IN MEMORIAM: David Bahlman, Preservationist

“In 2004, months after orchestrating the audacious $7.5 million bid to purchase and preserve Mies van der Rohe’s famed Farnsworth House, David Bahlman, who served as president of Landmarks Illinois at the time, found himself in a nervous hurry as he made his way from Chicago to the site of the home in southwest suburban Plano.

“Heavy rain and flooding had hit the area, and Mr. Bahlman was headed to see if water had damaged the architectural masterpiece.

“‘I remember David saying, ‘You know, we’re going to need a boat,'” recalled Jim Peters, who later succeeded Mr. Bahlman as head of the nonprofit preservation group.

“Mr. Bahlman spotted a rowboat for sale in the front yard of a nearby home, quickly closed the deal, and rowed the vessel several hundred yards to the iconic structure. He was relieved to find that water hadn’t climbed above the steel columns that act as stilts and keep the home about 5 feet above ground level.

“‘Nothing would stand in his way; nothing was too big for David, and he was so quick with ideas,’ said Joe Antunovich, another former leader of the group.

“The effort to secure the house, which was put on the block by a private owner, was nail-biting. Failure could have meant the home would be disassembled and moved to a new location away from Illinois and its intended prairie setting next to the Fox River.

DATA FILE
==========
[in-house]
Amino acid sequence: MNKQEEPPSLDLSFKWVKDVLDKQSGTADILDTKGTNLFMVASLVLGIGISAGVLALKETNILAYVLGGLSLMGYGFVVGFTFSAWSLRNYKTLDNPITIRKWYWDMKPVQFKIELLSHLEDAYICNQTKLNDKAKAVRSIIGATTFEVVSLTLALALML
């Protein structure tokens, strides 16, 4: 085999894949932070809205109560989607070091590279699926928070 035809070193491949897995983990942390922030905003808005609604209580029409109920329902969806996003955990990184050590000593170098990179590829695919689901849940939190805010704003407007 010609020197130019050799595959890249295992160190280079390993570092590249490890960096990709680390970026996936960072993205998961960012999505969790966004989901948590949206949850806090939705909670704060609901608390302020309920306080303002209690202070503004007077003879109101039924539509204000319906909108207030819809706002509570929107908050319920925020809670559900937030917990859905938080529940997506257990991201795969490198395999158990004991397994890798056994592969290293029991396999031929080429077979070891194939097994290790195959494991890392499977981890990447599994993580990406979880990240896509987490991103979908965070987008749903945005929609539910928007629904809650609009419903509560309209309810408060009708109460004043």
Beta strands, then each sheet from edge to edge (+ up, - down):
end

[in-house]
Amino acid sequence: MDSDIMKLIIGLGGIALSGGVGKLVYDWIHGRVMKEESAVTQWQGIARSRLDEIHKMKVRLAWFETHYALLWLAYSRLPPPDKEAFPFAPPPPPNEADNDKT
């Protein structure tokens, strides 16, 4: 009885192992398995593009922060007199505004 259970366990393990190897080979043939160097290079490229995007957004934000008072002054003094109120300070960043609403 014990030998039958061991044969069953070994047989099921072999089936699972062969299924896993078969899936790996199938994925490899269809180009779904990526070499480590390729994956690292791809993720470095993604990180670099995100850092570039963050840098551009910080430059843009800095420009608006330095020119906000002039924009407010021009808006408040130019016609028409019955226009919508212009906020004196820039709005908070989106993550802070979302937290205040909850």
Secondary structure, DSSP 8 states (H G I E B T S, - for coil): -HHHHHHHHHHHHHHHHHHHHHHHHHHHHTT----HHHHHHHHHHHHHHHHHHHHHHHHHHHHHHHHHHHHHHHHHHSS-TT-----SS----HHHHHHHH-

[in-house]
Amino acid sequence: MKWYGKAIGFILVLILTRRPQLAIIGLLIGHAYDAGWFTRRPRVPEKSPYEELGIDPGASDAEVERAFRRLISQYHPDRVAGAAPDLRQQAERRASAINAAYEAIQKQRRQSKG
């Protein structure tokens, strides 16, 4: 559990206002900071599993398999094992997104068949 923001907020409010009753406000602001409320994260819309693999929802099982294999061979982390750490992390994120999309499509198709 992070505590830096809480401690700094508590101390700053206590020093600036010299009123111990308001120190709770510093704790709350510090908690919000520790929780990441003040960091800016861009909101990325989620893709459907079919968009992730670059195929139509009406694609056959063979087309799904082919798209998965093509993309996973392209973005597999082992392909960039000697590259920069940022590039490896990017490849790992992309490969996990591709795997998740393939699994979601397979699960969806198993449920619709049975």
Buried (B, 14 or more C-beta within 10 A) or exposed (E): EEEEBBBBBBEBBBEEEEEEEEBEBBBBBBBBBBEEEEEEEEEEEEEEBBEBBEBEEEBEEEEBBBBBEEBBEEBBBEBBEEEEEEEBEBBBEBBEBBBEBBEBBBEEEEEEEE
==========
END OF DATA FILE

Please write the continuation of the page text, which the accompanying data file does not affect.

“Hours before the Sotheby’s auction in New York City, Mr. Bahlman learned that the preservationists’ bid would most likely be a few million dollars short. Over lunch across the street from the auction house, Mr. Bahlman hatched a plan to secure a bank loan for about $1 million using the potential sale of farmland adjacent to the Farnsworth House as collateral. He pitched the idea to his counterparts at the National Trust for Historic Preservation, and they kicked in more funds to help close the deal.

“The Friends of the Farnsworth House advocacy group and the late Sara Lee Corp. CEO John H. Bryan and art dealer Richard Gray also played important support roles in the preservation effort.

“Mr. Bahlman died Nov. 13 from leukemia at his home in Lexington, North Carolina. He was 78.

“The Farnsworth House is open to the public and welcomes more than 10,000 guests annually from all over the world.

“Mr. Bahlman began his work at Landmarks Illinois in 1999 and soon found himself up against plans to demolish the former Cook County Hospital building. The Beaux Arts-style building was spared and today houses hotels, retail and office space, and a food hall.

“‘He was only with Landmarks Illinois for about nine years, but he had a huge impact during that time,’ Peters said. ‘And he was so good because he was able to kind of work all the various sides of the aisle — government, developers, advocates — in a way that not a lot of people can do. And he was a very charming guy, but not a pushover.’ (Dudek, Chicago Sun-Times, 1/4/24)

Read the full obituary at the Chicago Sun-Times

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